I decided to upgrade my Internet from the base 100 mbps to 400 mbps earlier this week. Before calling, I checked to see if the modem I bought last year would work on their network at the upgraded speed. And, yes, according to Spectrum.net, my Arris SBG7580-AC would work on their network as a 400 mbps device. I should mention that it's the modem I am currently using albeit at a reduced speed. Unfortunately, when I called Spectrum they told me that it would only work at 300 mbps. I was taken aback. I even refered them to the Spectrum webpage. The guy on the phone acknowledged the descrepency but still insisted I take a Spectrum modem. I relented. It arrived today and.....I hate it. I want to use my SBG7580-AC. I know that they're giving me a modem for free, but dogonnit. I want my own modem.
I was wondering if somebody could offer me some advice. I was thinking about contacting Spectrum again to perhaps get some further confirmation on whether or not my modem is useable at 400. I mean, I got the feeling they really didn't want me to use my own modem even if it was on the list.
Thanks in advance.
Disconnect the supplied modem, then connect your 7580 (maybe also rebooting your computer). Open a browser window. You should get Spectrum's online modem activation page. Once the 7580 is activated confirm it is reaching the speeds you expect. If not, you can reactivate the supplied modem.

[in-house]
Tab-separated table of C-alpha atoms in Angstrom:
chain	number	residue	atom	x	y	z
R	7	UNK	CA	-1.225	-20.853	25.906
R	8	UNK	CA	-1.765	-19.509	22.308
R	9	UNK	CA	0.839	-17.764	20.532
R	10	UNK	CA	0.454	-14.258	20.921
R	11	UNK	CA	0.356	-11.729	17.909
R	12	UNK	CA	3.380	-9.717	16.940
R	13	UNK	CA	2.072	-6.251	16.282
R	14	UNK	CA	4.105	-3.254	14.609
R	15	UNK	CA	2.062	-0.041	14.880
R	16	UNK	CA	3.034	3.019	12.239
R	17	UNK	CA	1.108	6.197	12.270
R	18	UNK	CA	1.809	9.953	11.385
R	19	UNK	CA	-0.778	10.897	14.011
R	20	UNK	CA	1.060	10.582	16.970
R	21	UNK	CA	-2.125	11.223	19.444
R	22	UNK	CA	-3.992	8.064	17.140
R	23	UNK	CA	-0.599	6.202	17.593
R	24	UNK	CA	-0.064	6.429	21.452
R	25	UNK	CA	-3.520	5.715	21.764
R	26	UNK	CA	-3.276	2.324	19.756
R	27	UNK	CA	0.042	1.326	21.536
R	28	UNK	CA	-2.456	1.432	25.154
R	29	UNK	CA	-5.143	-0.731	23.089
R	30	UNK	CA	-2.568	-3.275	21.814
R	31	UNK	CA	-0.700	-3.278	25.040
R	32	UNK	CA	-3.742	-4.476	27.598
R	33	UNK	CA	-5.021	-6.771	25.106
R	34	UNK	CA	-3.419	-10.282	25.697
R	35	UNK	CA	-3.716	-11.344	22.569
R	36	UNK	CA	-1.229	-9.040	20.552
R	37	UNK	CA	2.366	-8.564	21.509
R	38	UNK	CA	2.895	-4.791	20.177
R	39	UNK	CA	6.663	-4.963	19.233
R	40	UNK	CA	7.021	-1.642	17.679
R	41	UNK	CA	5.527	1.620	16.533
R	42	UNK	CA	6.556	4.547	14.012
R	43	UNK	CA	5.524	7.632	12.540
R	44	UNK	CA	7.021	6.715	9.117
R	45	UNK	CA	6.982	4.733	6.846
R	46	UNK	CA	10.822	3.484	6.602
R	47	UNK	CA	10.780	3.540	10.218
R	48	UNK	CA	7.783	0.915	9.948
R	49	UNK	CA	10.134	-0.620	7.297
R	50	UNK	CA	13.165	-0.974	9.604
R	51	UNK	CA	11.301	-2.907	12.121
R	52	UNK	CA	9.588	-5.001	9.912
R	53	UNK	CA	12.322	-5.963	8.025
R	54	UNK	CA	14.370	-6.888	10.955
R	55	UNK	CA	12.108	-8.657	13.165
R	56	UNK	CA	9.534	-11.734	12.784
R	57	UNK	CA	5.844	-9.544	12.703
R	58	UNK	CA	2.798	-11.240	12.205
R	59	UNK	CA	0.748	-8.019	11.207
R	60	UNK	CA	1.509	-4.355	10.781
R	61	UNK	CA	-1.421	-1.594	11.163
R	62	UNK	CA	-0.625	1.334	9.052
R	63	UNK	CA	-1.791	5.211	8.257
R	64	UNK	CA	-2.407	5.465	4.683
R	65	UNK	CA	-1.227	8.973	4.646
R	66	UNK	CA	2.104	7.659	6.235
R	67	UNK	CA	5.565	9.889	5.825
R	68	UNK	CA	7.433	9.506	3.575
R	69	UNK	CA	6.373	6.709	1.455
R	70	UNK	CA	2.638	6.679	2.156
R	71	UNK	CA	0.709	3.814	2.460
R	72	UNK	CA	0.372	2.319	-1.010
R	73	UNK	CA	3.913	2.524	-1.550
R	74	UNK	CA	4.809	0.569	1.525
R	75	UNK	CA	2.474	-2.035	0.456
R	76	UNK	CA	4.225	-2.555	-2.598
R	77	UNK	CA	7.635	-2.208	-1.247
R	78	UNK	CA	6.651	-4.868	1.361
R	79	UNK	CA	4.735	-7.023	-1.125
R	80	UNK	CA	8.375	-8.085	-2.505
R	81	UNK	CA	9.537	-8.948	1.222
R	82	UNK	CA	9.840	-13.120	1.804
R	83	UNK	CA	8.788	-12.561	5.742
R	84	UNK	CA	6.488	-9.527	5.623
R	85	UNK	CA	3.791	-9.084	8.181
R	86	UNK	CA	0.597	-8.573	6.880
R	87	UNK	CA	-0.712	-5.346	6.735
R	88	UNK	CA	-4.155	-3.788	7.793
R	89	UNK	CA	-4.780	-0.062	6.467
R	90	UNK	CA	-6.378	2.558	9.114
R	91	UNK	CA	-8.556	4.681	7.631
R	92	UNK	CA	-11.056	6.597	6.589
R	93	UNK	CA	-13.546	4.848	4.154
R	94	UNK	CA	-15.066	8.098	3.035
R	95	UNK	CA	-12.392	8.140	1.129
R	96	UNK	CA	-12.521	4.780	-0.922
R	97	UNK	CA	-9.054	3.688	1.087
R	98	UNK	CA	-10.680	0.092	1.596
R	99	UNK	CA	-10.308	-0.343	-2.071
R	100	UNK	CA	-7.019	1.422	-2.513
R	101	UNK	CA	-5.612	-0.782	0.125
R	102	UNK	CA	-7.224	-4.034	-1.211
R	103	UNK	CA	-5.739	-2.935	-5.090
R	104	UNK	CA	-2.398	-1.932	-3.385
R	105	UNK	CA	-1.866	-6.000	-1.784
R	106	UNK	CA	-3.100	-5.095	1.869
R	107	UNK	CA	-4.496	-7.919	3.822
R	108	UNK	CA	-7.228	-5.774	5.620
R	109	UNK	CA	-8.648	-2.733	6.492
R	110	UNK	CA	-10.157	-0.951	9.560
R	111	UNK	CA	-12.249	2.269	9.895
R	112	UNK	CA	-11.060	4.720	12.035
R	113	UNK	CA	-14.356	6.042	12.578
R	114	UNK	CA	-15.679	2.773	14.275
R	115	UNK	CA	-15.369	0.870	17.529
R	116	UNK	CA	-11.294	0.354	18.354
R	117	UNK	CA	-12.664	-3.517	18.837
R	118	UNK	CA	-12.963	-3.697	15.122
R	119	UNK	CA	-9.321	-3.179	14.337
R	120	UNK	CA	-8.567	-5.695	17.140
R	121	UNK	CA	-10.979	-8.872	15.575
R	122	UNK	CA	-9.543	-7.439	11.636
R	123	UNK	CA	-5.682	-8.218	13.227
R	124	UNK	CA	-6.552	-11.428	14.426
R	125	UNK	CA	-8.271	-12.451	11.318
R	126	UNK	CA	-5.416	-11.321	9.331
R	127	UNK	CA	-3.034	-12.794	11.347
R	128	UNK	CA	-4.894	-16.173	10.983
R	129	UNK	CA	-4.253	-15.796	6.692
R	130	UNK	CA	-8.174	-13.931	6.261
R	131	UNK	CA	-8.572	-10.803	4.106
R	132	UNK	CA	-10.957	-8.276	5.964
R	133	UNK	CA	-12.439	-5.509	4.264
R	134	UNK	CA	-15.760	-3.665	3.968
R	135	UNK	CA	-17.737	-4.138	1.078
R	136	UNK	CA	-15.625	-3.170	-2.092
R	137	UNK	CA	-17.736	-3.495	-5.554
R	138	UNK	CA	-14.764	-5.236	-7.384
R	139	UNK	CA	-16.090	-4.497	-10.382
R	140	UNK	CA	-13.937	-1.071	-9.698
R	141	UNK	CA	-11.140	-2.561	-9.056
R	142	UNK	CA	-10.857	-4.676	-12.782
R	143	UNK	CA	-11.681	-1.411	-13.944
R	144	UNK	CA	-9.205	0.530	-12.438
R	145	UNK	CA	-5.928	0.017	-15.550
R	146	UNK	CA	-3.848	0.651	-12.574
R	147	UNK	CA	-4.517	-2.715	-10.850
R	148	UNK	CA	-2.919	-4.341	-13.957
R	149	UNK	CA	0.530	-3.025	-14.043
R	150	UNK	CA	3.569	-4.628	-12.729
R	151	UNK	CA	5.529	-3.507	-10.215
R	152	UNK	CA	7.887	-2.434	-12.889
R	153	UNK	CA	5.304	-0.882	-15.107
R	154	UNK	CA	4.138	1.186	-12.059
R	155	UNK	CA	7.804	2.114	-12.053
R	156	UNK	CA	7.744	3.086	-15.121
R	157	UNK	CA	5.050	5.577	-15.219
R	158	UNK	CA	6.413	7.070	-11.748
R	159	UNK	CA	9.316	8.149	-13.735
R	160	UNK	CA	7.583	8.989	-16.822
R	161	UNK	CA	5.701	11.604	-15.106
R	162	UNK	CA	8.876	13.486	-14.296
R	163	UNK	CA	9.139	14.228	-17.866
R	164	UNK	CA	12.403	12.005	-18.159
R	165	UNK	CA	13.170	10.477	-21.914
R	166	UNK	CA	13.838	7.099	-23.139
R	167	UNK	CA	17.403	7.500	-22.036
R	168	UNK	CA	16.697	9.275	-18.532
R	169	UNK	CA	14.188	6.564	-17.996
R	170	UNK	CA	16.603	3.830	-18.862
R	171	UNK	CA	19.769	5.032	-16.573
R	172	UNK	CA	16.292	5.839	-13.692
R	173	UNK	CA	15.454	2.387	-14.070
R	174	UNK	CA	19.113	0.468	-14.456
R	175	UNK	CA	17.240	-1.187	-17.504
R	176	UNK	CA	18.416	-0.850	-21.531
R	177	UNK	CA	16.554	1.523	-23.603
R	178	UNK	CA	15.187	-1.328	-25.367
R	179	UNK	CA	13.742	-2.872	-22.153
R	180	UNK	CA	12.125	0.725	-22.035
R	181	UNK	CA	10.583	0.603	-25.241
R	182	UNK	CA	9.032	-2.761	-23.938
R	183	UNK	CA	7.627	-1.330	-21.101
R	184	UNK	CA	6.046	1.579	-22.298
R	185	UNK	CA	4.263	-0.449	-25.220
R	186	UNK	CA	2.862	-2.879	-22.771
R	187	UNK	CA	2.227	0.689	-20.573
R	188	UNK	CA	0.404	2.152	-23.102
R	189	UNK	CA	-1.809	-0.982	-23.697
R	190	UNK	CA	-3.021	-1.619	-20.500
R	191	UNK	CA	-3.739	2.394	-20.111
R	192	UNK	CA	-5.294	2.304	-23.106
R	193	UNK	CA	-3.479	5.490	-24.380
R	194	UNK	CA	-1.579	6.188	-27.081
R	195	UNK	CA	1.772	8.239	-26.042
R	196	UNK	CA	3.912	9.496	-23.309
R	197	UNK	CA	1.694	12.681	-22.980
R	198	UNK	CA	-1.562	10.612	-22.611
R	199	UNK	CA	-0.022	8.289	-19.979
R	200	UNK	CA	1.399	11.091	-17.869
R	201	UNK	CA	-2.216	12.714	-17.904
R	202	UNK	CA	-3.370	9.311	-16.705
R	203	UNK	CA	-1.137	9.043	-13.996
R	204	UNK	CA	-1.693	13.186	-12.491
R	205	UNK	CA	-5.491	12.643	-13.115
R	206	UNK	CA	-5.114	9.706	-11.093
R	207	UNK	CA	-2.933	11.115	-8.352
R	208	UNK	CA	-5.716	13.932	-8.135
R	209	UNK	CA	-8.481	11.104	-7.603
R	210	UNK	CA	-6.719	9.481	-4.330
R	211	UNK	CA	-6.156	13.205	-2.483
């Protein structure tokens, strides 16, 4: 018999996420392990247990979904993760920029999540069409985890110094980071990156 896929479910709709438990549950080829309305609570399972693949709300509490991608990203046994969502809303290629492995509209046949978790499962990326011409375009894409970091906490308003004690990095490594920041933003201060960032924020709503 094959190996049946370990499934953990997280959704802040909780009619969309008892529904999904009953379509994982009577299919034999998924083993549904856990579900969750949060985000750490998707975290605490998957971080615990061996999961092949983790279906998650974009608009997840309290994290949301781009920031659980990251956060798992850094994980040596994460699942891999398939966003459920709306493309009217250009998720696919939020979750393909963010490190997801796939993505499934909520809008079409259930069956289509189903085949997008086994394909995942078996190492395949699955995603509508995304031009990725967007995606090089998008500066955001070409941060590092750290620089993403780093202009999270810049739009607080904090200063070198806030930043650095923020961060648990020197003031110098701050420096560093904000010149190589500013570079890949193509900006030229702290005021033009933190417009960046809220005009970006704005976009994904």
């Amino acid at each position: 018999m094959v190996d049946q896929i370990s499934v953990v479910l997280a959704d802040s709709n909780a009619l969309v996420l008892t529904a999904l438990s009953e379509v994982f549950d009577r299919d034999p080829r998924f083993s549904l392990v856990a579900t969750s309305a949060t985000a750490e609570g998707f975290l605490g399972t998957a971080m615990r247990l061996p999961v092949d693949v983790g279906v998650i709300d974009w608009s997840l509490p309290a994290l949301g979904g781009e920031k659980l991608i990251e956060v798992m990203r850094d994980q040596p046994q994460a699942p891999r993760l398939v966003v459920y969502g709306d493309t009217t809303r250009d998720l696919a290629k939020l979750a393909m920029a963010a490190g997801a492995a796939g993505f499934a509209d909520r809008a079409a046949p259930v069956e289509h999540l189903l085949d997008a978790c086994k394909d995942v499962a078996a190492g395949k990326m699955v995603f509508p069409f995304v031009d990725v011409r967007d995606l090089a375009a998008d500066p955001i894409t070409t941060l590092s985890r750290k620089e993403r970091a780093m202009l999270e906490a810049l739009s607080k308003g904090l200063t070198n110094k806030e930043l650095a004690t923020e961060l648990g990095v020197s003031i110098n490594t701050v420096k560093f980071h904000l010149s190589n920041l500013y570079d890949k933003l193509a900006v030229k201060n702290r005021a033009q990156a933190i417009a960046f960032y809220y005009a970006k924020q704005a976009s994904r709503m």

I have an SB6190 that the tech did not want to activate on my 400 service when he was here even though it's listed as 400 compatible on the web site. Guess what...works like a champ, even with the Puma6 chipset.
Your commentary makes it sound like you have not had a good relationship with your cable TV and ISP suppliers in the past. Remember that the company is not in business to give away free everything to satisfy a few hard-to-please customers. If you ask in a non-confrontational manner, you'll find that Spectrum can and will activate their gateway without turning on the WiFi, which will NOT cost you a monthly surcharge fee.
You are correct that Spectrum will have access to the WiFi and router settings and can reset them when required, just as they have access to network settings and reset control on all customer-owned modems connected to their cable.
Spectrum's network of WiFi hotspots functions SIMILAR to a home "Guest" connection, but it is completely independent of any home subscriber equipment or connection.